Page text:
- physical control of the ball or puck by a player or team: He didn't have full possession when he was tackled.
- the right of a team to put the ball into play: They had possession after the other team sank a free throw.
Origin of possession
Synonyms for possession
Related Words for possessioncustody, title, retention, occupancy, tenancy, dominion, tenure, proprietorship, hold, occupation, proprietary, estate, accessories, impedimenta, settlement, wealth, paraphernalia, things, equipment, territory
Examples from the Web for possession
Contemporary Examples of possession
“We were finding people in possession of thousands of paper prescriptions,” he said.No More Paper Prescriptions: Docs Fight Fraud by Going Electronic
December 18, 2014
If we begin to see the other as our possession and commodity, our shoe, the shadow of our shadow, is there ever a happy outcome?
By the same token, maybe we need different words for possession.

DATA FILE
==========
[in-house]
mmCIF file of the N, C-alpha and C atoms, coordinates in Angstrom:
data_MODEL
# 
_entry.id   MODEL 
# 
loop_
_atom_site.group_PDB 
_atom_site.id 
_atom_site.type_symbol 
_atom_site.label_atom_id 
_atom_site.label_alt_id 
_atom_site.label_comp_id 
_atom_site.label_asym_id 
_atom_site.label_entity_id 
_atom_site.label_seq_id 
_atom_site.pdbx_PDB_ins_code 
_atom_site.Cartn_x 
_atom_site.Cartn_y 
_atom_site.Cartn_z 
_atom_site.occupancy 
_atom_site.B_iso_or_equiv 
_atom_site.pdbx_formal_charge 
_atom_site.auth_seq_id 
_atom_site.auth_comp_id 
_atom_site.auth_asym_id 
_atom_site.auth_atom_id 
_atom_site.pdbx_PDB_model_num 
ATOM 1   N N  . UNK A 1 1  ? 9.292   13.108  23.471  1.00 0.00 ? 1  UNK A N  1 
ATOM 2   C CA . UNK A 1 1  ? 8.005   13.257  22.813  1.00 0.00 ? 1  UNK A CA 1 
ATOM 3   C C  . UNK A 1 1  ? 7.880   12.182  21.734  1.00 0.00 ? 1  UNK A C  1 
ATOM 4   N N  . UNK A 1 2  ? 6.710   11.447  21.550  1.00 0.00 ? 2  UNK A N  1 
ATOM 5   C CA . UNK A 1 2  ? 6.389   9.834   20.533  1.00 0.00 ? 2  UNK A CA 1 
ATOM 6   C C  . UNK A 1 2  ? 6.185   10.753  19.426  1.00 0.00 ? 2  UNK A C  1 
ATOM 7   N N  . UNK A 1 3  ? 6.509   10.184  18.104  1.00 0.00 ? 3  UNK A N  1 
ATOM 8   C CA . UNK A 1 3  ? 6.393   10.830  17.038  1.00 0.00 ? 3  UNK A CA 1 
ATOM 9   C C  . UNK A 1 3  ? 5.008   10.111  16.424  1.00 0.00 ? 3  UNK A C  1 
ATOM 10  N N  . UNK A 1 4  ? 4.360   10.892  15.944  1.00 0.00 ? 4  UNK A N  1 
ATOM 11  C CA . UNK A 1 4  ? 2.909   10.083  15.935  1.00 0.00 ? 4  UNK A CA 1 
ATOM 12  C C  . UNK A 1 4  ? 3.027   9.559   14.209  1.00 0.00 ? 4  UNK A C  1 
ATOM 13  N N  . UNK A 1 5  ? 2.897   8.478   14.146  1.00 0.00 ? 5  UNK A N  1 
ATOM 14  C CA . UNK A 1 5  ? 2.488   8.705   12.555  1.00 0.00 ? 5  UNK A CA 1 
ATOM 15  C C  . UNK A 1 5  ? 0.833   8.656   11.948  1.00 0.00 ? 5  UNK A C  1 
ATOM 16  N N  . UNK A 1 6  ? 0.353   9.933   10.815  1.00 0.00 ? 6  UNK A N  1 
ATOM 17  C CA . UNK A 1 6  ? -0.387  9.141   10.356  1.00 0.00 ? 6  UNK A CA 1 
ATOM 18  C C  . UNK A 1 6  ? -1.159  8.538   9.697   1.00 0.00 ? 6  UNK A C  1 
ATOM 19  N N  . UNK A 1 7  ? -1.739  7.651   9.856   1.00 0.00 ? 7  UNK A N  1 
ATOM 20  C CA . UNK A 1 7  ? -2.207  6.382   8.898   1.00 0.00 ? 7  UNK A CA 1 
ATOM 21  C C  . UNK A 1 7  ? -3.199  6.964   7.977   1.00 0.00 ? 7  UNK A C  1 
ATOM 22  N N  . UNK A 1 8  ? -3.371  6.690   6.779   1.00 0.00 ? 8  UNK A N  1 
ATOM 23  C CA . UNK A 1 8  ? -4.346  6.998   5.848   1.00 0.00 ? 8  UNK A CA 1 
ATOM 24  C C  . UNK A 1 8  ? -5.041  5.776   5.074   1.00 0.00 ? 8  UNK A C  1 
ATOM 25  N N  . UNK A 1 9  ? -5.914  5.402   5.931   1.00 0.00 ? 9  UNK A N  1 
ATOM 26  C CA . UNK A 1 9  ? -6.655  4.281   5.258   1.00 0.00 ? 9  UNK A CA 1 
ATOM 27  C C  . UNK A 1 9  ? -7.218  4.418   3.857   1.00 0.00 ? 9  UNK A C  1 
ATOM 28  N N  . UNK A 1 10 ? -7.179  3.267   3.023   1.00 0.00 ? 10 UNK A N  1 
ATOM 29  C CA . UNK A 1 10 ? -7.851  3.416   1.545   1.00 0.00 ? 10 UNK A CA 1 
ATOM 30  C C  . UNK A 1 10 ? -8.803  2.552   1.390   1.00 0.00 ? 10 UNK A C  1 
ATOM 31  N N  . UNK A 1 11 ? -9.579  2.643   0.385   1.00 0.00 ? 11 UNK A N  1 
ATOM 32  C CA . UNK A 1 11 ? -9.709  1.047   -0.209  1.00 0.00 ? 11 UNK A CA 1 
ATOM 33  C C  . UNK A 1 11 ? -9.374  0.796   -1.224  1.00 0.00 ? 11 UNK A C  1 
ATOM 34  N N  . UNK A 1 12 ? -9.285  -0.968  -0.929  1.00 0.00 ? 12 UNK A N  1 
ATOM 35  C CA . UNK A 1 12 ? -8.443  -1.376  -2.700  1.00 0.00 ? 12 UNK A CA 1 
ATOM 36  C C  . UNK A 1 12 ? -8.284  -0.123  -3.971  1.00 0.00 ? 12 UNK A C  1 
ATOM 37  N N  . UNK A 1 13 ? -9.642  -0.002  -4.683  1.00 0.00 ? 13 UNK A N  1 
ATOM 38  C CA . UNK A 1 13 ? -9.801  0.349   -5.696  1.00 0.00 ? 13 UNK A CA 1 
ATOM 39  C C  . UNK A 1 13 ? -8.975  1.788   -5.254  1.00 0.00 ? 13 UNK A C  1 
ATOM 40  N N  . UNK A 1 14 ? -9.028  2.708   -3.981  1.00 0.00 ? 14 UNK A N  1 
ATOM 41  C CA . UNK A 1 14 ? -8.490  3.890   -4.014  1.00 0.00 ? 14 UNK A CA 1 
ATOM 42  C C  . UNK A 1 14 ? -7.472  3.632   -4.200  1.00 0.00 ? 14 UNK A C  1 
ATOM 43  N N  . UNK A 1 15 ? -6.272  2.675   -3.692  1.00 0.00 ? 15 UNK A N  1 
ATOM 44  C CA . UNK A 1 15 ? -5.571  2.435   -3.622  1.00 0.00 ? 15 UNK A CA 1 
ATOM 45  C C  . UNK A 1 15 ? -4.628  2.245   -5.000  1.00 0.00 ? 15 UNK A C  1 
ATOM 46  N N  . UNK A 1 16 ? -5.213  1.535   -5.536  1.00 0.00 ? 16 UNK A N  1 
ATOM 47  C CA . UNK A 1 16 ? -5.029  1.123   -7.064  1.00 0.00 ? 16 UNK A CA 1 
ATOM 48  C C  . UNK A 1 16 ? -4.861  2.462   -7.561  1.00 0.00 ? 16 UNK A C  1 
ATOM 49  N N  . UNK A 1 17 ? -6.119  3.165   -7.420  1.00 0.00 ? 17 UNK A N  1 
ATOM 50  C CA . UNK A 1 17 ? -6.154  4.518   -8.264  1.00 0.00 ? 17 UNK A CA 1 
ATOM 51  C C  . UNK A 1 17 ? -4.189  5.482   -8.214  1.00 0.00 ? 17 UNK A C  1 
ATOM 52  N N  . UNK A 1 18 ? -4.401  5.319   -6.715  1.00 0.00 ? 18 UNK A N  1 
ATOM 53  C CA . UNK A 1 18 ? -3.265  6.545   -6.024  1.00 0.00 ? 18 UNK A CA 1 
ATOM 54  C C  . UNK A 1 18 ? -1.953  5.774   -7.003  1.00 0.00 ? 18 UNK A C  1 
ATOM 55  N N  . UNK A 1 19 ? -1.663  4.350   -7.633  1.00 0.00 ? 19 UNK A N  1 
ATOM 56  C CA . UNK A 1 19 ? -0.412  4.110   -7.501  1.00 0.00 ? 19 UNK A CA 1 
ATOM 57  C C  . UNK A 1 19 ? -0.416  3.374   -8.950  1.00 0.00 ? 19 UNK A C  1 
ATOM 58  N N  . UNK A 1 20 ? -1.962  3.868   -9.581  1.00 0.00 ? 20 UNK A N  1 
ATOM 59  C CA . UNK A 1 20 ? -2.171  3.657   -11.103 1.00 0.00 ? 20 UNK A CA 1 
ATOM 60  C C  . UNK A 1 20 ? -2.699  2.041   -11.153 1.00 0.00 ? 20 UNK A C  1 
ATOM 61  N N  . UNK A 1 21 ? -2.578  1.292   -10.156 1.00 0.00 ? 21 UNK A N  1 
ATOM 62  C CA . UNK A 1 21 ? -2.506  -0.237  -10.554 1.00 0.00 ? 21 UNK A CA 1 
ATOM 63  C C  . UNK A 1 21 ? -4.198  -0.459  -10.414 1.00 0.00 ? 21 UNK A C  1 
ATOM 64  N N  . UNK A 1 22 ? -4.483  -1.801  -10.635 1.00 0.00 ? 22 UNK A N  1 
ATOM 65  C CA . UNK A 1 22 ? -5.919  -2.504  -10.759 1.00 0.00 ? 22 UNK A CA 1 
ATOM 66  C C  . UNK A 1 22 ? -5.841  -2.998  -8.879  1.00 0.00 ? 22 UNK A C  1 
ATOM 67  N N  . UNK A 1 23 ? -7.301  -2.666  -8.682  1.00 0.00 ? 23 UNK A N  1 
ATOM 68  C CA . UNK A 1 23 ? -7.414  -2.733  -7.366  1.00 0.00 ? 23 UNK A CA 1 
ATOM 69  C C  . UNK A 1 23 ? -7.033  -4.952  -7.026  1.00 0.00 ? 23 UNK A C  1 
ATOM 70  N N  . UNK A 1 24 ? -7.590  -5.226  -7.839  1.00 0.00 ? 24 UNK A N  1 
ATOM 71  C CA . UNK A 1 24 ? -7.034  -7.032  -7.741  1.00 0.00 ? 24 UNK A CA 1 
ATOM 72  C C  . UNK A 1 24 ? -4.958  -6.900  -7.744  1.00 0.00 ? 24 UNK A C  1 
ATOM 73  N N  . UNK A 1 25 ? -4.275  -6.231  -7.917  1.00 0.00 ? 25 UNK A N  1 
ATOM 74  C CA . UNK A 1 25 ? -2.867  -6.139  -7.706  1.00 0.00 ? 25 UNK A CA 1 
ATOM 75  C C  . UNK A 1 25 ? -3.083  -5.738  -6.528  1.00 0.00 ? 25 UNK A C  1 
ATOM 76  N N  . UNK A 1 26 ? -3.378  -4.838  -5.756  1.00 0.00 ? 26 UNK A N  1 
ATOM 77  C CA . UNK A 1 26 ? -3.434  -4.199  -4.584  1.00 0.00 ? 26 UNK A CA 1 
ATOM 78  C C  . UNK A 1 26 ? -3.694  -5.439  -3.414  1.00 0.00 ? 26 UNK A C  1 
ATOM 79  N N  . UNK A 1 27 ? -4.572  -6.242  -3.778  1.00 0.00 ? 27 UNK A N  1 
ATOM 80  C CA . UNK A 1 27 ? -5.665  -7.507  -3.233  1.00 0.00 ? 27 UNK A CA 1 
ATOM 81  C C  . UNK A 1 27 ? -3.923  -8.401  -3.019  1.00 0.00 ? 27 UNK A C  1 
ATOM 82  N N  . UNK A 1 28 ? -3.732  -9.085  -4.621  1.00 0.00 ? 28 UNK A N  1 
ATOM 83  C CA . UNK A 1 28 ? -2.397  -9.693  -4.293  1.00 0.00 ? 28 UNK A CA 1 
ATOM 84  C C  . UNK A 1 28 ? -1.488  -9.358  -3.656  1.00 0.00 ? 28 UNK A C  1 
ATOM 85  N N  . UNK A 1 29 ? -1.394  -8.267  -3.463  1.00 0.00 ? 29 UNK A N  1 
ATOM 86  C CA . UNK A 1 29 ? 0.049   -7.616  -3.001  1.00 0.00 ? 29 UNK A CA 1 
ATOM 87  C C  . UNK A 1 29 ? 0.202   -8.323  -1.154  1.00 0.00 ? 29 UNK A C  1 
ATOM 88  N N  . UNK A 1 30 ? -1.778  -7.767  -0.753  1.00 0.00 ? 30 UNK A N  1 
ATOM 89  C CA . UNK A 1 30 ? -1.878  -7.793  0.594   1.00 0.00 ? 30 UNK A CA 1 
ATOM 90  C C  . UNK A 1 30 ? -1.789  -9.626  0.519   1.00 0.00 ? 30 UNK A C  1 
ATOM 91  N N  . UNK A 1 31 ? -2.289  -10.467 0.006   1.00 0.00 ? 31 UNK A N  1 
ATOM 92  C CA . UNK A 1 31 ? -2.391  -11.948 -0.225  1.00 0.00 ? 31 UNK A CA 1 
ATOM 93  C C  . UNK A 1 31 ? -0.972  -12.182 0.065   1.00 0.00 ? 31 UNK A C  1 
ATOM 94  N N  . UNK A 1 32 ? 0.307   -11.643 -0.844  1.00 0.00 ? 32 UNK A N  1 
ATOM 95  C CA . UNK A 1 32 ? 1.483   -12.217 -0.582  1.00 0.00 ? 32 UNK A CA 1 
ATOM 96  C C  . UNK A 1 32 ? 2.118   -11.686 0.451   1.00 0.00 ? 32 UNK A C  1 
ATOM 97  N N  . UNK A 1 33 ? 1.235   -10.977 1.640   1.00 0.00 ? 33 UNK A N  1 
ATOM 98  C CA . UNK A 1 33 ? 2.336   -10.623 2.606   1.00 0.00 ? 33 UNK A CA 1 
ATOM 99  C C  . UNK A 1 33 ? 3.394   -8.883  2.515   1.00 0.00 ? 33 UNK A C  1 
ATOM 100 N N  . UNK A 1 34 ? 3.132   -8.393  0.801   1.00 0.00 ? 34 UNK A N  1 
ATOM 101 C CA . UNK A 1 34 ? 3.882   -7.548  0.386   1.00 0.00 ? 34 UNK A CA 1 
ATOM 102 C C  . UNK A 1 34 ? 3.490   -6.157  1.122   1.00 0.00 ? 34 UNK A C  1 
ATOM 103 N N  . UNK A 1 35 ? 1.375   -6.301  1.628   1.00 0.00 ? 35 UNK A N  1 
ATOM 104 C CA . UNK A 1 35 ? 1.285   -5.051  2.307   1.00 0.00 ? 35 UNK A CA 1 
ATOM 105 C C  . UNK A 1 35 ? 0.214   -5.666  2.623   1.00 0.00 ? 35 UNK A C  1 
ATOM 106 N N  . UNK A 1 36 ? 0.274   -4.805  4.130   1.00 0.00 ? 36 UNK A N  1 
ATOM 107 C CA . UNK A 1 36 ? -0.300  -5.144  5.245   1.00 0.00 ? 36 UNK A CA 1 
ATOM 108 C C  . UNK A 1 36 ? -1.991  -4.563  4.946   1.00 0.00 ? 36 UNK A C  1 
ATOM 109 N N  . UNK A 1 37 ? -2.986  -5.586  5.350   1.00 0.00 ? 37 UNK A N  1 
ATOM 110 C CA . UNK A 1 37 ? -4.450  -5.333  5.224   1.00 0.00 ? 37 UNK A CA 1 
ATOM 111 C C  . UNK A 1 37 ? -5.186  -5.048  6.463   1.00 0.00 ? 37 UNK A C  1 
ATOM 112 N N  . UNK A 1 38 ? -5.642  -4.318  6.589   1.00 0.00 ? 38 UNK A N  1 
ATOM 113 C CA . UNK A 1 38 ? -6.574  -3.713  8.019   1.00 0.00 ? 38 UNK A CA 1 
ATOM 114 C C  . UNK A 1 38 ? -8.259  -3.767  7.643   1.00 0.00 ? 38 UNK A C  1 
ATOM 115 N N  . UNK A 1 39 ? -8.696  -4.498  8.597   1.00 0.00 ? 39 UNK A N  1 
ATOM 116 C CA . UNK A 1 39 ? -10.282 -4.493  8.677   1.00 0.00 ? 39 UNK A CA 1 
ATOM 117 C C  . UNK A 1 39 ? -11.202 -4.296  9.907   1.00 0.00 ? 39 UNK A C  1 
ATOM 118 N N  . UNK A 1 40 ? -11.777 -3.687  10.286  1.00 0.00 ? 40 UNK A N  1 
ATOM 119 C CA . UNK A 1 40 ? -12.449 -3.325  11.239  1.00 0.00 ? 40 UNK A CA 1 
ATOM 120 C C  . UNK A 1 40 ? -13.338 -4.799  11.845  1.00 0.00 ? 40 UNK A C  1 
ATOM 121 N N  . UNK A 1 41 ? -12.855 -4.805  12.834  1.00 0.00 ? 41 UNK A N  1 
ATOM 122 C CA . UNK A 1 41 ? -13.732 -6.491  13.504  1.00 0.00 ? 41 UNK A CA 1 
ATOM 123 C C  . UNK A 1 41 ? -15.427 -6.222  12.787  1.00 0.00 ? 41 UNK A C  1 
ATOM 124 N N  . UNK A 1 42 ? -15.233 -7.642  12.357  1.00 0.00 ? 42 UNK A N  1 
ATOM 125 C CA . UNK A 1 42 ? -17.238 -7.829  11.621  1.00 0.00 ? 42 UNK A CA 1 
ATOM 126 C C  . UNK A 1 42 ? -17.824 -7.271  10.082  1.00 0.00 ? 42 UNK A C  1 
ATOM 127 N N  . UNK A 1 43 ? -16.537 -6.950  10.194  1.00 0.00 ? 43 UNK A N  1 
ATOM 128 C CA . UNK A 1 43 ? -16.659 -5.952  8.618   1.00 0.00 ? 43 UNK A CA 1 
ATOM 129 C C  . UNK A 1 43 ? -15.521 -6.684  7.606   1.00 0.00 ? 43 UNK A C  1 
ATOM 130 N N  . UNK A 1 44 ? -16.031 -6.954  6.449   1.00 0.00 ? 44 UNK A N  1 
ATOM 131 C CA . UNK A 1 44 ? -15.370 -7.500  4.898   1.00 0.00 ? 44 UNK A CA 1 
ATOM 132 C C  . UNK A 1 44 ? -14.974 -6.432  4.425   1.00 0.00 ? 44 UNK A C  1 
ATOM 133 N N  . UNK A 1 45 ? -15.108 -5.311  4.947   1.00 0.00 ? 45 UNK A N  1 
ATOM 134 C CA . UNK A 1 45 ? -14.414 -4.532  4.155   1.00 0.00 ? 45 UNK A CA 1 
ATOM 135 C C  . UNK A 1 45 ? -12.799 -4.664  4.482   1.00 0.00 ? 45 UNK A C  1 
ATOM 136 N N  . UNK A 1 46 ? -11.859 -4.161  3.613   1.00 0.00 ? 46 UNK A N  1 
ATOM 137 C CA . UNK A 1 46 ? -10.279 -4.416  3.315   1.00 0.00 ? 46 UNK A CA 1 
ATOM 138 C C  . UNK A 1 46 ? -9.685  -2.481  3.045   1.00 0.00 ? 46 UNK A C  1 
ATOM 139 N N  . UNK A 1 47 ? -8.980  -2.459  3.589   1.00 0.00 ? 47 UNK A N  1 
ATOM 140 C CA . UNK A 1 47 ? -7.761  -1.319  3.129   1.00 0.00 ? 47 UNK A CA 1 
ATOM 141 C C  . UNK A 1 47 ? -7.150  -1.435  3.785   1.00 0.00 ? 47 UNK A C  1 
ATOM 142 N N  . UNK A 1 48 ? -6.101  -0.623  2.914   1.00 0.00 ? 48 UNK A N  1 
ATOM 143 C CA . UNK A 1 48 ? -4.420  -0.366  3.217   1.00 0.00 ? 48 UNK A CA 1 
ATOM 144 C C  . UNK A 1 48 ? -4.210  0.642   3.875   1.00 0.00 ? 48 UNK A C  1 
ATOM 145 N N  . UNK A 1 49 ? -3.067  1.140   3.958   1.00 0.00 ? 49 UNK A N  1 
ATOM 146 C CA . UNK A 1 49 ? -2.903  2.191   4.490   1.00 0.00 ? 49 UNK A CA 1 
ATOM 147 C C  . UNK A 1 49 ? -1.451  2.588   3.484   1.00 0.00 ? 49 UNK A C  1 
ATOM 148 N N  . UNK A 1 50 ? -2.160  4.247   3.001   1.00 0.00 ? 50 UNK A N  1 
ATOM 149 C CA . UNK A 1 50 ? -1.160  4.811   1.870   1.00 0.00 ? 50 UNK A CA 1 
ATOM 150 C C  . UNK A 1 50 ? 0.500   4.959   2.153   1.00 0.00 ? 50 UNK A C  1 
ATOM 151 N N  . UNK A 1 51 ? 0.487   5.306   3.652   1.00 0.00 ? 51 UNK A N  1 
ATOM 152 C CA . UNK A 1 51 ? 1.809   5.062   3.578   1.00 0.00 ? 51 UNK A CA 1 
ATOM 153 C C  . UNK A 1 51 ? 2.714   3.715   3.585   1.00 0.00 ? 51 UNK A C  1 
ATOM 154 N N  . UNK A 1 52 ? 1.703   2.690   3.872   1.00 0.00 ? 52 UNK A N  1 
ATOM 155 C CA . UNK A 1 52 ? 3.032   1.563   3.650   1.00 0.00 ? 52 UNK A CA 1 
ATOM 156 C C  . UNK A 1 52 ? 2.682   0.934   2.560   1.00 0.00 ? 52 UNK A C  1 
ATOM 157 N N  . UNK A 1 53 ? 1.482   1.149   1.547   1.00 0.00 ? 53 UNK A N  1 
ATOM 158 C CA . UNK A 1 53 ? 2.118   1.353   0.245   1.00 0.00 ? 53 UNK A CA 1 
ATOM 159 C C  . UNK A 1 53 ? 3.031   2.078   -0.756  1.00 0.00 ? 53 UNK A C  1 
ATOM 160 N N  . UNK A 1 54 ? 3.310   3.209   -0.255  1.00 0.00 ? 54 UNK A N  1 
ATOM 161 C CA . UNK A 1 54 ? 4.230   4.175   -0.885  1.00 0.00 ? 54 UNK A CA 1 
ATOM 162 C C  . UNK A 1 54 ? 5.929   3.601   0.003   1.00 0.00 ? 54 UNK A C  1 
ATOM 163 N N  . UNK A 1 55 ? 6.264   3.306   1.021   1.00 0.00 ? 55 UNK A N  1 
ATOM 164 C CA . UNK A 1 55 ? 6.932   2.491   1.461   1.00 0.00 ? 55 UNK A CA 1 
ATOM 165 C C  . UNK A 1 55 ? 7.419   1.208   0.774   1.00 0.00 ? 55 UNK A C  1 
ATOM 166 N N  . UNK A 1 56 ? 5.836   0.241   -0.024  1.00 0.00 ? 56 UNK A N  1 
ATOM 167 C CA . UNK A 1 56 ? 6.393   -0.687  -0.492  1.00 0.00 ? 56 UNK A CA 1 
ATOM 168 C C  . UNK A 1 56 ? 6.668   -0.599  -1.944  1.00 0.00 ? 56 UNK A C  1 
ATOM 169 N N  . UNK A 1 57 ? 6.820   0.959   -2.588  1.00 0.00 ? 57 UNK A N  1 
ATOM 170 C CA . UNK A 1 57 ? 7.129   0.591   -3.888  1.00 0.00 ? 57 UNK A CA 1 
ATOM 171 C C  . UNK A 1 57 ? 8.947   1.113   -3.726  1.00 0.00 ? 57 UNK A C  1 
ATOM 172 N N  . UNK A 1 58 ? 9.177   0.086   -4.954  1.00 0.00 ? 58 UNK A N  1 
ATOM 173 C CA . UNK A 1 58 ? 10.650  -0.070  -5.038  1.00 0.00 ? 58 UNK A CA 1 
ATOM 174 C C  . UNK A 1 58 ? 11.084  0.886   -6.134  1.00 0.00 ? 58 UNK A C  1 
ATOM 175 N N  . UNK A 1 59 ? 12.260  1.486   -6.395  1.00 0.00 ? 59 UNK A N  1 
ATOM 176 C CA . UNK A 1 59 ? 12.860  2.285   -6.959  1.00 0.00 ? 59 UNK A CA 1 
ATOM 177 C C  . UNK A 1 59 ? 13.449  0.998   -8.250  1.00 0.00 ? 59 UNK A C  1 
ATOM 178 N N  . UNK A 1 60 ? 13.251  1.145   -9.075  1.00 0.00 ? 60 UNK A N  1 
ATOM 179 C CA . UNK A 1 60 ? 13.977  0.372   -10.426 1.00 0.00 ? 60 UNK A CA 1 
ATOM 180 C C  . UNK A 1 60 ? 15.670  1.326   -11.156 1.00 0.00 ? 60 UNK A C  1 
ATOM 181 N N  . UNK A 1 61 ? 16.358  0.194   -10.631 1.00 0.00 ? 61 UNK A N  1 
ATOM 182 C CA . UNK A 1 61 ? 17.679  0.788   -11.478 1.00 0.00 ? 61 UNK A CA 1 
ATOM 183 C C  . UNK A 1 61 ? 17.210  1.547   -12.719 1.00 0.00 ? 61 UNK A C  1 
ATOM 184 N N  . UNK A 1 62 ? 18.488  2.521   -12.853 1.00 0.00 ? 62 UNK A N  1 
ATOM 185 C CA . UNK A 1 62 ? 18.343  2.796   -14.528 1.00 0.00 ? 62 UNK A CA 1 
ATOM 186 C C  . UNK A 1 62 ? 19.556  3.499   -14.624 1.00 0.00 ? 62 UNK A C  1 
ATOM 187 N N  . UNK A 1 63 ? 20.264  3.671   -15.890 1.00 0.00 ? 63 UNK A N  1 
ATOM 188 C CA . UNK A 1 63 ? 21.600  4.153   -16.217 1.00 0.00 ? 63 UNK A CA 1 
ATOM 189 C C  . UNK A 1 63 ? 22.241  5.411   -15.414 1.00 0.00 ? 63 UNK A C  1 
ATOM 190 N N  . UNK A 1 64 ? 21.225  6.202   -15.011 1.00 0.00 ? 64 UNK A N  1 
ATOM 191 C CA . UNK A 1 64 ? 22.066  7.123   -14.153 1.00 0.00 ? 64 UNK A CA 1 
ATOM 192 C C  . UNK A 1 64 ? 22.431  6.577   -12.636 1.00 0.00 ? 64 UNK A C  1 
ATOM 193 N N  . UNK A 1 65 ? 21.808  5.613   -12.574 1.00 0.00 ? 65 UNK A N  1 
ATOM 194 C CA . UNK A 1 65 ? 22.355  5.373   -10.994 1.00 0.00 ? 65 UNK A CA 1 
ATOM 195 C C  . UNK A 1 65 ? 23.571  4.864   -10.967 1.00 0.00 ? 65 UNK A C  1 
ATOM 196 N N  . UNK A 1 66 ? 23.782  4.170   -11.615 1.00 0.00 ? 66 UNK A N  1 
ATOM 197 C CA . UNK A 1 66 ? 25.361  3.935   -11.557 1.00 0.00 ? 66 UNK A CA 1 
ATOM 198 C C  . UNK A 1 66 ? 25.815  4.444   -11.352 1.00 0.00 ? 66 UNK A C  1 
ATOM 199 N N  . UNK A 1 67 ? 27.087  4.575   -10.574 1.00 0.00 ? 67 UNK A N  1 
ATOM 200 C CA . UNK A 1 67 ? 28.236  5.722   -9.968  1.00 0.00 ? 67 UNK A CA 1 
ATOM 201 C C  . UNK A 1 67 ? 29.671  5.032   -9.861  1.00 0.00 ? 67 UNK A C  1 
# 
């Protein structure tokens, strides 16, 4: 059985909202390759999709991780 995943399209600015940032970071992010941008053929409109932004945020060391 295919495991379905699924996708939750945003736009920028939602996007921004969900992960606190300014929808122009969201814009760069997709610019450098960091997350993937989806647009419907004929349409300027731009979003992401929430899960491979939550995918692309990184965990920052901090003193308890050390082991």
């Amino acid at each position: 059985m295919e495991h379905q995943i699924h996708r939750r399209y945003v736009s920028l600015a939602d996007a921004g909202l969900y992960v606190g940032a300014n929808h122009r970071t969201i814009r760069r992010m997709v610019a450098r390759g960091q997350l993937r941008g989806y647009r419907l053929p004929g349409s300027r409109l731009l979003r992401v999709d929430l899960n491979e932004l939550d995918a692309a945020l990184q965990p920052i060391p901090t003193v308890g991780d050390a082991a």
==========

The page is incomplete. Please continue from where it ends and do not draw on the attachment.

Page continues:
Power is a visitor to, not a possession of, those it empowers.David Mitchell’s ‘The Bone Clocks’ Is Fun But Mostly Empty Calories
September 14, 2014
When detectives raided her store and found the silk in her possession, they arrested her.Meet 'The Queen of Thieves' Marm Mandelbaum, New York City's First Mob Boss
J. North Conway
September 7, 2014
Historical Examples of possession
He was a farmer's son, and seldom had any money in his possession.
Had they still been in his possession, that would have been some compensation.
They fought each other for the possession of this wonderful land.Ancient Man
Hendrik Willem van Loon
On the invasion of William, as we have seen, it was in the possession of Edwin, sovereign of Deira.The Grand Old Man
Richard B. Cook
There are consciousnesses of lack which carry more bliss than any possession.Weighed and Wanting
mid-14c., "act or fact of possessing, a taking possession, occupation," also "thing possessed, that which is possessed," from Old French possession "fact of having and holding; what is possessed;" also "demonic possession," and directly from Latin possessionem (nominative possessio), noun of action from past participle stem of possidere "to possess" (see possess). Legal property sense is earliest; demonic sense first recorded 1580s. Phrase possession is nine (or eleven) points of the law is out of a supposed 10 (or 12). With eleven from 1640s; with nine from 1690s.